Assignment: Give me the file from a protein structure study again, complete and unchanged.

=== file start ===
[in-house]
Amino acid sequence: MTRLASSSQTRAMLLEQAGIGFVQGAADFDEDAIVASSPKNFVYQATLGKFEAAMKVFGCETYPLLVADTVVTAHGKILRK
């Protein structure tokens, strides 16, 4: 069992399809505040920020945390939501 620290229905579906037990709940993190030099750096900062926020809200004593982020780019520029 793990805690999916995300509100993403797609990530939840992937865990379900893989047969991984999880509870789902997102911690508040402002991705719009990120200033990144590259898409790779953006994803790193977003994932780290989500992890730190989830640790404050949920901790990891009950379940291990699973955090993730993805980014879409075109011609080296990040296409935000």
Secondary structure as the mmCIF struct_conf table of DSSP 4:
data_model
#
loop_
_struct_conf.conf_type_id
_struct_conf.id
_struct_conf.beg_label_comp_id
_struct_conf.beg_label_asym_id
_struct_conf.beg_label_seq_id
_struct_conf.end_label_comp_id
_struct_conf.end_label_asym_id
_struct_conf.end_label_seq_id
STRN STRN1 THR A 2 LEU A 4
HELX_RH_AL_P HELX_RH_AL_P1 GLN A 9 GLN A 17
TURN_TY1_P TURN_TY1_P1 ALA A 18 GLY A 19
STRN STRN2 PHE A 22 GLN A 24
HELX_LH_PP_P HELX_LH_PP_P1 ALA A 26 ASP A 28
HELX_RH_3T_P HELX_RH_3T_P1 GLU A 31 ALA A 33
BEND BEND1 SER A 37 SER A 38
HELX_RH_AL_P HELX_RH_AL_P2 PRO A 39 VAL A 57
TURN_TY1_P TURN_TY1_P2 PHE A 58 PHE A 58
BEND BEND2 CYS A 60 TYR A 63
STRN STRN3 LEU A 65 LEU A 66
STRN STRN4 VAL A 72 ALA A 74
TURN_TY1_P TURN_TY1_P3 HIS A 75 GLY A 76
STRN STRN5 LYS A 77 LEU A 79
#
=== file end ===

[in-house]
Amino acid sequence: MTRLASSSQTRAMLLEQAGIGFVQGAADFDEDAIVASSPKNFVYQATLGKFEAAMKVFGCETYPLLVADTVVTAHGKILRK
């Protein structure tokens, strides 16, 4: 069992399809505040920020945390939501 620290229905579906037990709940993190030099750096900062926020809200004593982020780019520029 793990805690999916995300509100993403797609990530939840992937865990379900893989047969991984999880509870789902997102911690508040402002991705719009990120200033990144590259898409790779953006994803790193977003994932780290989500992890730190989830640790404050949920901790990891009950379940291990699973955090993730993805980014879409075109011609080296990040296409935000």
Secondary structure as the mmCIF struct_conf table of DSSP 4:
data_model
#
loop_
_struct_conf.conf_type_id
_struct_conf.id
_struct_conf.beg_label_comp_id
_struct_conf.beg_label_asym_id
_struct_conf.beg_label_seq_id
_struct_conf.end_label_comp_id
_struct_conf.end_label_asym_id
_struct_conf.end_label_seq_id
STRN STRN1 THR A 2 LEU A 4
HELX_RH_AL_P HELX_RH_AL_P1 GLN A 9 GLN A 17
TURN_TY1_P TURN_TY1_P1 ALA A 18 GLY A 19
STRN STRN2 PHE A 22 GLN A 24
HELX_LH_PP_P HELX_LH_PP_P1 ALA A 26 ASP A 28
HELX_RH_3T_P HELX_RH_3T_P1 GLU A 31 ALA A 33
BEND BEND1 SER A 37 SER A 38
HELX_RH_AL_P HELX_RH_AL_P2 PRO A 39 VAL A 57
TURN_TY1_P TURN_TY1_P2 PHE A 58 PHE A 58
BEND BEND2 CYS A 60 TYR A 63
STRN STRN3 LEU A 65 LEU A 66
STRN STRN4 VAL A 72 ALA A 74
TURN_TY1_P TURN_TY1_P3 HIS A 75 GLY A 76
STRN STRN5 LYS A 77 LEU A 79
#